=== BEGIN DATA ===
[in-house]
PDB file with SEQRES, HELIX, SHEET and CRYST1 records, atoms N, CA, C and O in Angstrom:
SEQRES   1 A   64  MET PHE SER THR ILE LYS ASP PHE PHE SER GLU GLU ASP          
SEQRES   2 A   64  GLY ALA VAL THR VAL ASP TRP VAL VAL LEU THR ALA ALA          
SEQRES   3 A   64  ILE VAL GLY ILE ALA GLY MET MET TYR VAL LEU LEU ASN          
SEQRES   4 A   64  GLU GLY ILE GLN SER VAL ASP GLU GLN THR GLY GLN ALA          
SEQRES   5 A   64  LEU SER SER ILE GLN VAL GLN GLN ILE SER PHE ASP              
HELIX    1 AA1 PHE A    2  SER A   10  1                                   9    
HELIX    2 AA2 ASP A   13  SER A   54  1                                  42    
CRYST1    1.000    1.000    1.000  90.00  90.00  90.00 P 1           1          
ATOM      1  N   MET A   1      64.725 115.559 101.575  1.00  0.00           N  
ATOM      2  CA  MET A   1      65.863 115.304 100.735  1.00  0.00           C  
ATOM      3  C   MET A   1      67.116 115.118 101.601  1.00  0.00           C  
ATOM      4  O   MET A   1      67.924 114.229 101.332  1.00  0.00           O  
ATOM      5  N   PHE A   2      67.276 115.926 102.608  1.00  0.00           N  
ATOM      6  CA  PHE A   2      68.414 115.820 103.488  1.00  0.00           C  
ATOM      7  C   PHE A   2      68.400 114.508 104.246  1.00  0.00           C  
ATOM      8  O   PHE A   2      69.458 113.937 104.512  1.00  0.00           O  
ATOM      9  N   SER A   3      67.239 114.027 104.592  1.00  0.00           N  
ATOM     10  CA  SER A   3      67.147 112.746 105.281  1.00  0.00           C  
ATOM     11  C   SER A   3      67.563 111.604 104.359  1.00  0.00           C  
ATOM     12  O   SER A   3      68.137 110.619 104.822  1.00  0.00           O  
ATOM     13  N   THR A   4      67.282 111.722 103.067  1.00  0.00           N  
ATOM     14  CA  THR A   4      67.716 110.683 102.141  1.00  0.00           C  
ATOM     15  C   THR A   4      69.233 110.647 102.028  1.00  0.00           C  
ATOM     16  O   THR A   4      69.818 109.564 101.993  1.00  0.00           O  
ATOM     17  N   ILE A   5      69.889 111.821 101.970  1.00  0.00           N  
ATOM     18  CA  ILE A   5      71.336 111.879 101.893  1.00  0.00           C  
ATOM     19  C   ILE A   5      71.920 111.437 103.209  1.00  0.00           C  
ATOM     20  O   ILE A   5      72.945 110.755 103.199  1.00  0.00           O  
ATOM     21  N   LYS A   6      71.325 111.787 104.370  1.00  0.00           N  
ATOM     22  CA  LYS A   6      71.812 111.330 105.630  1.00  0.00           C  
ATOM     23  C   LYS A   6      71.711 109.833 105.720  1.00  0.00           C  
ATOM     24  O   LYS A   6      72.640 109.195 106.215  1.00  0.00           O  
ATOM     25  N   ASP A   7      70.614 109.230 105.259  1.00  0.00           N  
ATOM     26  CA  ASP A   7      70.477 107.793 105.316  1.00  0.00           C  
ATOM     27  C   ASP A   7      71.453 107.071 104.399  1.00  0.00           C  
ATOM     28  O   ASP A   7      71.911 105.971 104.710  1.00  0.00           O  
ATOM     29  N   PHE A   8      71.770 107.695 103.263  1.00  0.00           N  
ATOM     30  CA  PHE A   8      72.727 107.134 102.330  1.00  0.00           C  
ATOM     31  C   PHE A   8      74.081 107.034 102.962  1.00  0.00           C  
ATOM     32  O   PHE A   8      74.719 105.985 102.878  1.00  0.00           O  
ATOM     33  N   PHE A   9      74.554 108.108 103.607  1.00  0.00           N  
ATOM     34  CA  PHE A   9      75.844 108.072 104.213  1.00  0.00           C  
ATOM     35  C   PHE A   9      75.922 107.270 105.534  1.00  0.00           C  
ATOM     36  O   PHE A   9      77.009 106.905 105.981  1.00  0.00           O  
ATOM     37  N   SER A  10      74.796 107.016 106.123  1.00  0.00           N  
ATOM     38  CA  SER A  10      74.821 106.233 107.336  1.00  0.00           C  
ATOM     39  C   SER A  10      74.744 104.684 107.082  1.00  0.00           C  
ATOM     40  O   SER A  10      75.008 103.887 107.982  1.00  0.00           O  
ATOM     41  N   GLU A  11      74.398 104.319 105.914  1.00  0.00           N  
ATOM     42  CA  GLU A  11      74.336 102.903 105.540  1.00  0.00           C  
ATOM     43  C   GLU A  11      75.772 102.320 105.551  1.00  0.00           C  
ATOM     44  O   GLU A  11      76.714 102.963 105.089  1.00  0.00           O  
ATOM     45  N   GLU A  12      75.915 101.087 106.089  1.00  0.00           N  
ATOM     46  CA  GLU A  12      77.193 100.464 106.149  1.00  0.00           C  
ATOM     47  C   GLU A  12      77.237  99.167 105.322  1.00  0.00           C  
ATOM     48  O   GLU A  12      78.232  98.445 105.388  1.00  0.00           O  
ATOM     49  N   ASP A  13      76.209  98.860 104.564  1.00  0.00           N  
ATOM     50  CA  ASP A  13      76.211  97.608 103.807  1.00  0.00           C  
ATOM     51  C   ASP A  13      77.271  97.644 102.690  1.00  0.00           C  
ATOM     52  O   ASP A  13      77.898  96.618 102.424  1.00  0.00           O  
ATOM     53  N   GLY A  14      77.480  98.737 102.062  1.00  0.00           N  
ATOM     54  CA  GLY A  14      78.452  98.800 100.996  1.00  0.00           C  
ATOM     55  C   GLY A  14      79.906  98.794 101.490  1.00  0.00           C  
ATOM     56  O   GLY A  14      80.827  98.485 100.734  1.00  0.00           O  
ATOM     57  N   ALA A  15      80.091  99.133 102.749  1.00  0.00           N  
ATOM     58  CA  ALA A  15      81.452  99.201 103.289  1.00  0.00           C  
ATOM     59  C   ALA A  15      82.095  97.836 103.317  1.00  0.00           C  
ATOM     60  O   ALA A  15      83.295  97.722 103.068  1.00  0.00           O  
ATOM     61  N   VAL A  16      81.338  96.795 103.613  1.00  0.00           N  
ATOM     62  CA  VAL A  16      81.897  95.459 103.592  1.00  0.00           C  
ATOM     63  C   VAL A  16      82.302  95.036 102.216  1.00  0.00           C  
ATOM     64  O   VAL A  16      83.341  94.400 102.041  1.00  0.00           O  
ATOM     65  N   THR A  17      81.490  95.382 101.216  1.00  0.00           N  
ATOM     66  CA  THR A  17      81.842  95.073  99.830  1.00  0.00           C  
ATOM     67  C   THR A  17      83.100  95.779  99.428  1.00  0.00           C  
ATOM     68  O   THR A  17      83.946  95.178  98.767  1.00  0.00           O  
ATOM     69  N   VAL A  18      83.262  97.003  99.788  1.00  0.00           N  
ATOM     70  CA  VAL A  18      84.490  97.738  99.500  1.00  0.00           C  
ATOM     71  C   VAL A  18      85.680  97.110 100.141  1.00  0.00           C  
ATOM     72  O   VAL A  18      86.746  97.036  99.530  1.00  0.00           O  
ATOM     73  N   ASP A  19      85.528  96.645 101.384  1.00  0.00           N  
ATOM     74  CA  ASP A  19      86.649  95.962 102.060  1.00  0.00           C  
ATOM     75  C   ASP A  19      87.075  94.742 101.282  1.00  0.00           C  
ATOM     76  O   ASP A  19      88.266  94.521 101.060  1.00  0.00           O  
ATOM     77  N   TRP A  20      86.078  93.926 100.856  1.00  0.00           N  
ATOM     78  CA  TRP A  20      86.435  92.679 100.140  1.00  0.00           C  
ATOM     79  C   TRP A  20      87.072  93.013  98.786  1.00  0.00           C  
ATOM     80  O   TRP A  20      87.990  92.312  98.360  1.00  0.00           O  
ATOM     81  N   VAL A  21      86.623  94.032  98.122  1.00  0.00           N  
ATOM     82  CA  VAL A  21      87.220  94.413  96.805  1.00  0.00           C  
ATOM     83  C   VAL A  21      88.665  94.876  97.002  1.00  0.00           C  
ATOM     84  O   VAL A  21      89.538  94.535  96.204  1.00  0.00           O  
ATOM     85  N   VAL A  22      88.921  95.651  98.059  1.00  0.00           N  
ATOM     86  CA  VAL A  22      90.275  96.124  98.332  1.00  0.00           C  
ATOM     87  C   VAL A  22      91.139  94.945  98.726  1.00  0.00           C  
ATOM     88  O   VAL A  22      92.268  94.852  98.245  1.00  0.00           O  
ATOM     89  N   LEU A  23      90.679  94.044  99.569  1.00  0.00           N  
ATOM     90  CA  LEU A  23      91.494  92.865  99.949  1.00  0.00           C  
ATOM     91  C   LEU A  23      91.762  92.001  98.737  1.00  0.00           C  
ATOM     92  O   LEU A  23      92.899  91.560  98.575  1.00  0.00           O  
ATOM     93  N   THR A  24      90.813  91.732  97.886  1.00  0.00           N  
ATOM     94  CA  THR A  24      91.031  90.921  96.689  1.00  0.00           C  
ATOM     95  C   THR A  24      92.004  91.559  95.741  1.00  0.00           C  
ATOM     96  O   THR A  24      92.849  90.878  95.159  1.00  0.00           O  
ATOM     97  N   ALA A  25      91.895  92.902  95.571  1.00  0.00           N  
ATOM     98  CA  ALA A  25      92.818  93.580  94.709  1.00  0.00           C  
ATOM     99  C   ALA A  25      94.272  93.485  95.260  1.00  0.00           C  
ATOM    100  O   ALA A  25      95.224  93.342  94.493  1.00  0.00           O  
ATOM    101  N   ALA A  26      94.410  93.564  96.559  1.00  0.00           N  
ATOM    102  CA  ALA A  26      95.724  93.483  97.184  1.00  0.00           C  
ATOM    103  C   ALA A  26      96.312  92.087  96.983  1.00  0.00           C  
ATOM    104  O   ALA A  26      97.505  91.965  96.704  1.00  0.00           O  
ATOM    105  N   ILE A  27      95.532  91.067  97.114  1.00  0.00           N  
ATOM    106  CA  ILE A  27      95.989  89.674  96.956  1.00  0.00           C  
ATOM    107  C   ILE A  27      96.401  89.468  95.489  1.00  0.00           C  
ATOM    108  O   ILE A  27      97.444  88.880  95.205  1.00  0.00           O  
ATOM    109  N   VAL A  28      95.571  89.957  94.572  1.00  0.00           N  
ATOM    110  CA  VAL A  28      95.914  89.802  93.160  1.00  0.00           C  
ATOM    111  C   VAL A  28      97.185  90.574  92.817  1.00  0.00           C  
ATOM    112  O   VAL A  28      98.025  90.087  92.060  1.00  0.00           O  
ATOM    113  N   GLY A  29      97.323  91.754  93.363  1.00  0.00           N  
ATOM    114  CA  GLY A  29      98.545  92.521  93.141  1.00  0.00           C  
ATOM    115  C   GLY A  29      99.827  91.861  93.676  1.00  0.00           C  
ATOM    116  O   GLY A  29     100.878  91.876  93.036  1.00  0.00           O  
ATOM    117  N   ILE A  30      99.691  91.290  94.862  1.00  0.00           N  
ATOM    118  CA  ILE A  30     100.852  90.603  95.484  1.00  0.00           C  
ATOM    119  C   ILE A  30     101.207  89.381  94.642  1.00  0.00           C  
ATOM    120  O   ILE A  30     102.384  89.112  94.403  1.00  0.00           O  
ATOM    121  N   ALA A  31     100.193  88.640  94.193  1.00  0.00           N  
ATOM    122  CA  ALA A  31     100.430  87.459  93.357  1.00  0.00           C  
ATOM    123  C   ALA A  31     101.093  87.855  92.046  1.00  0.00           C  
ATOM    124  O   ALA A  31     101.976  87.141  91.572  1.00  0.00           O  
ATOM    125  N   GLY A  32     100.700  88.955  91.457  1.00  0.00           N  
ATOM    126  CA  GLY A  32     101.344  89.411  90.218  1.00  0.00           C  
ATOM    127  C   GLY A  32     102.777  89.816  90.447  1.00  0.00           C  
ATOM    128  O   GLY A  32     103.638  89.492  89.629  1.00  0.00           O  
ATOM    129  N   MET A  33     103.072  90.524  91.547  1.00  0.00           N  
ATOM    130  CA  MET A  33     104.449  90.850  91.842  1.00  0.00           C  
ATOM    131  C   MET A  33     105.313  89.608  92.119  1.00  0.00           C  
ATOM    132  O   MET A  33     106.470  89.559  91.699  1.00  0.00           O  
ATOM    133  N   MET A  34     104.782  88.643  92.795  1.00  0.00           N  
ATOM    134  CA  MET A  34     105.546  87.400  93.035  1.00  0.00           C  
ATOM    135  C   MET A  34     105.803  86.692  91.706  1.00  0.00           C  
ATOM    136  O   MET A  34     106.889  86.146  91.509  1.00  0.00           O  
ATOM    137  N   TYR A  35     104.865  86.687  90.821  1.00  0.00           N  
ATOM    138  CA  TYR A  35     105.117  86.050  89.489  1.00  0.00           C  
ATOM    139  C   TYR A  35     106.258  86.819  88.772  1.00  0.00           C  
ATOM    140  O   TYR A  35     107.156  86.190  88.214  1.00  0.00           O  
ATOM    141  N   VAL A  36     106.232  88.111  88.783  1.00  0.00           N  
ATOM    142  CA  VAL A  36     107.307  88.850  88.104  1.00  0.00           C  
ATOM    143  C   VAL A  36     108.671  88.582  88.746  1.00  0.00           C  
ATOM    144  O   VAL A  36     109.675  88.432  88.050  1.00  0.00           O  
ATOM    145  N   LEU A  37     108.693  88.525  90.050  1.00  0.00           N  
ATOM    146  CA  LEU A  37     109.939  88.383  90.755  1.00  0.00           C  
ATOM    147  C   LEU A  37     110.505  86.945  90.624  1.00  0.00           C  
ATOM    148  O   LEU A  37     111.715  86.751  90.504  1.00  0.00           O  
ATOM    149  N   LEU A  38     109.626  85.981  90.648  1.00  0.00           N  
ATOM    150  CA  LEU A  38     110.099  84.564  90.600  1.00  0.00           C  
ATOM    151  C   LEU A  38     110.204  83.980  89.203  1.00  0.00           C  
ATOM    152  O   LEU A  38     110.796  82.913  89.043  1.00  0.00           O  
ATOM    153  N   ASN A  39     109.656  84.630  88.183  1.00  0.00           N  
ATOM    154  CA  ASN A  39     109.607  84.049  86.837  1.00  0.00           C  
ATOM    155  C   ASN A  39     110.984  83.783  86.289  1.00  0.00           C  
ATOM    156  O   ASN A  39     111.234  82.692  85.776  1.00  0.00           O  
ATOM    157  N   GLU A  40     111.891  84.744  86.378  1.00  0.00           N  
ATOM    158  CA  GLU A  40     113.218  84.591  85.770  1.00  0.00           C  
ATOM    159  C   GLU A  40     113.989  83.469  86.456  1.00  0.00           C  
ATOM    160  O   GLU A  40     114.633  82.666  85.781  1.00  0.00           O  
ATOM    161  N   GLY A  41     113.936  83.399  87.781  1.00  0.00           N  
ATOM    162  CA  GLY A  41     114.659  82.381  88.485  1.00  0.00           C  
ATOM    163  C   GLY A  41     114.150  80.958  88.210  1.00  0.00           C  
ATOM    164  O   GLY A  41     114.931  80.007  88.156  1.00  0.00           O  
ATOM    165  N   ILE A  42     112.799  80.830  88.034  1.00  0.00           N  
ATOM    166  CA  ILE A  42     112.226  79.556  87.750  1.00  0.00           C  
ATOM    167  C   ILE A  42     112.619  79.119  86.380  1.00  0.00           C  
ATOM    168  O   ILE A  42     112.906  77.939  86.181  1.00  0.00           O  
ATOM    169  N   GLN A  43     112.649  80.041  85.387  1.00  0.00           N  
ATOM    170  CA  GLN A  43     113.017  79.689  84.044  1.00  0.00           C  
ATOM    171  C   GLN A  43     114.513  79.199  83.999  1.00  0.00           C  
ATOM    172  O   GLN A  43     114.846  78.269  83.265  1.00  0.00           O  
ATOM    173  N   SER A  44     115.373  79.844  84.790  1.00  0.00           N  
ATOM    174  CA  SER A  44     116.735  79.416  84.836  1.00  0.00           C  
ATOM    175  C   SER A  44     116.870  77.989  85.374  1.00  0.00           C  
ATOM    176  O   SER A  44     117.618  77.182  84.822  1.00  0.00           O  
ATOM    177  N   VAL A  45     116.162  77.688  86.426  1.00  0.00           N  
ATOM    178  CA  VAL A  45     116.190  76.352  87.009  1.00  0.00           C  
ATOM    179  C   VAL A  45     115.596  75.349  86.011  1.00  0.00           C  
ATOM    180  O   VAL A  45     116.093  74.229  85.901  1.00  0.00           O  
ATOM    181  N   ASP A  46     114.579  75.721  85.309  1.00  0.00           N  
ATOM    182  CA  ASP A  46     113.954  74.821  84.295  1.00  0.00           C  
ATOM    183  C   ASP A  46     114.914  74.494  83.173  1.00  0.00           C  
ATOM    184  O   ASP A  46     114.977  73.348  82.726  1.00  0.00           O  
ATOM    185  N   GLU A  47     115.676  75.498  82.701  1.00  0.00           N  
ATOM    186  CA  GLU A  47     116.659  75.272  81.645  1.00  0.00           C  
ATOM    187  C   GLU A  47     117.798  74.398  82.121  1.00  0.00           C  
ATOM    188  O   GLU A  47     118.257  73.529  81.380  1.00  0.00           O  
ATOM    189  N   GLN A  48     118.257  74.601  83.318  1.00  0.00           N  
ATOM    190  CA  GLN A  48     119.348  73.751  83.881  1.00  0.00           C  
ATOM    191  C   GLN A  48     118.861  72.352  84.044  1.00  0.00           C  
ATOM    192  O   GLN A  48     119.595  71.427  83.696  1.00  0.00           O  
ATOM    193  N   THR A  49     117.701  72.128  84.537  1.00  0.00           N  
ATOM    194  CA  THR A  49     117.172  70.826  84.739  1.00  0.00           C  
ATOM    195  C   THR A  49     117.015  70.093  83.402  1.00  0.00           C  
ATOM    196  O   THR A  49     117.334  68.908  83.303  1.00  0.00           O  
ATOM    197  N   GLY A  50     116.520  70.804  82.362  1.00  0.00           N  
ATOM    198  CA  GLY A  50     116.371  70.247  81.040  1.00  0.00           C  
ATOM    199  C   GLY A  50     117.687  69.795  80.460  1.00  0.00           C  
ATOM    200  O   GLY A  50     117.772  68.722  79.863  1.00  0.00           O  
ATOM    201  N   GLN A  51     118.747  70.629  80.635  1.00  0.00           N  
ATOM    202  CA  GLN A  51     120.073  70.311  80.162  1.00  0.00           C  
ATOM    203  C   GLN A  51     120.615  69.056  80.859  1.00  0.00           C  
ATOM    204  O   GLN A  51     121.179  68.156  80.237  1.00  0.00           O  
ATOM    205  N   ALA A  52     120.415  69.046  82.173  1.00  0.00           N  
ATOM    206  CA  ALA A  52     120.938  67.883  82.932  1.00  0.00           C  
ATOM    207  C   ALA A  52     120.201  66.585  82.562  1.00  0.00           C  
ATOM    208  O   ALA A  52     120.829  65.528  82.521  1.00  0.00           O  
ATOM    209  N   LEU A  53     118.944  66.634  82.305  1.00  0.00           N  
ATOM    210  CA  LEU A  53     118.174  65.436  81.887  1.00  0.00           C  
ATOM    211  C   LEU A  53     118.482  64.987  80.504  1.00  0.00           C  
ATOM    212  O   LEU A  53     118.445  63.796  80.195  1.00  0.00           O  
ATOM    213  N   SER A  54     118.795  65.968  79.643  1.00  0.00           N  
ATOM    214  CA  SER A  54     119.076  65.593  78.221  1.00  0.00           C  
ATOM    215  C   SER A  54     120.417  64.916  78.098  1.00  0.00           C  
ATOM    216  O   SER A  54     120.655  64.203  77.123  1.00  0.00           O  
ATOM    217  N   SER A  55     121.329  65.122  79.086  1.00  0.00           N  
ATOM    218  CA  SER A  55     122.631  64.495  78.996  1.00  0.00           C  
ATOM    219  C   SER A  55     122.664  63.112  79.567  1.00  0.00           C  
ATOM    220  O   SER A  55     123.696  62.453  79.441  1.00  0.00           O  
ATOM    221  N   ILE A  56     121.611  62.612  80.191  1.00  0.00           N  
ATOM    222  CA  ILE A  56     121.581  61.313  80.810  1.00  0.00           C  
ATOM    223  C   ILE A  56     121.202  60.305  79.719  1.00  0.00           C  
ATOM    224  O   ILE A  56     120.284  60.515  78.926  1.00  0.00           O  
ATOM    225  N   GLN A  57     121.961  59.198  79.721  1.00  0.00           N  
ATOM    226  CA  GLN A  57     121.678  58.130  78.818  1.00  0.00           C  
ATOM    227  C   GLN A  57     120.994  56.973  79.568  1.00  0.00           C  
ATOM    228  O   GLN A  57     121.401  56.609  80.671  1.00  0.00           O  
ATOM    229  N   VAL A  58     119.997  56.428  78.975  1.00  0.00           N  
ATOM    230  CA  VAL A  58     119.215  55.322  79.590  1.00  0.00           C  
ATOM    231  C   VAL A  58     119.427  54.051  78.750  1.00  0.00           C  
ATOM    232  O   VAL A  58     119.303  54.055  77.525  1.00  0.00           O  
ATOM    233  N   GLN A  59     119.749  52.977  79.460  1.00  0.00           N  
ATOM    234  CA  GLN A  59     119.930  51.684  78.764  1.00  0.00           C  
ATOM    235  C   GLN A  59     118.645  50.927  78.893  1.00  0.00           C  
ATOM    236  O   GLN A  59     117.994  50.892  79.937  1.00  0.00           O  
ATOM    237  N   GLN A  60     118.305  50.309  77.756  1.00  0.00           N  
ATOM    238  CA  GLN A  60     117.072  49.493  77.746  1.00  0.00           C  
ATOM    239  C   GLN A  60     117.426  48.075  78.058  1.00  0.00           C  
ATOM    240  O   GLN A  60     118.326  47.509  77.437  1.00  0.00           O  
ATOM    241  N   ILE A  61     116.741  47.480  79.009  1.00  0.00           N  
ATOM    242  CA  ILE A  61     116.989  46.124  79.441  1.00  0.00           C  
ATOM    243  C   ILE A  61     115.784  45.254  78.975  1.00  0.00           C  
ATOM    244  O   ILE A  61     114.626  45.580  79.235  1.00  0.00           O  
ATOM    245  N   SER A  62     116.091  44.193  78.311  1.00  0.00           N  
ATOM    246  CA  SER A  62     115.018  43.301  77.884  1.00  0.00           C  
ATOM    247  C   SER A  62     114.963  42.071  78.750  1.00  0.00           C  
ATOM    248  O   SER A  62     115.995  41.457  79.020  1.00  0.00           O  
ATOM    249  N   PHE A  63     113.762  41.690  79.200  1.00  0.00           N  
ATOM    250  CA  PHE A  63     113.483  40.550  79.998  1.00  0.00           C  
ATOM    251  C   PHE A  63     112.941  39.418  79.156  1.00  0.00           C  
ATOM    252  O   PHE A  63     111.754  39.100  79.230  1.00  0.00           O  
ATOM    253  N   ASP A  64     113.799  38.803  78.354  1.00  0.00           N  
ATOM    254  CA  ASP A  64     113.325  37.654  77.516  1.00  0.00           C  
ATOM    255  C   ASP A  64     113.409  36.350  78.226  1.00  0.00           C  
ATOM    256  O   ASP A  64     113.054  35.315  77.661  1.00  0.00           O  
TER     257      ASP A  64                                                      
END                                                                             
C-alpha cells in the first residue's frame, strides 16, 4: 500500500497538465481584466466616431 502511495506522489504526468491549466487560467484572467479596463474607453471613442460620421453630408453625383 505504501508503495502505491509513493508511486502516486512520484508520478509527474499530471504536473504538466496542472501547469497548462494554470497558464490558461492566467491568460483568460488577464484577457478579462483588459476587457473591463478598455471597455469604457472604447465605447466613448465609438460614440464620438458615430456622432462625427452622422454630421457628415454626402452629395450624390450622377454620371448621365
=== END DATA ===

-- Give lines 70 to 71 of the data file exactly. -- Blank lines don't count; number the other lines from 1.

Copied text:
ATOM     60  O   ALA A  15      83.295  97.722 103.068  1.00  0.00           O  
ATOM     61  N   VAL A  16      81.338  96.795 103.613  1.00  0.00           N  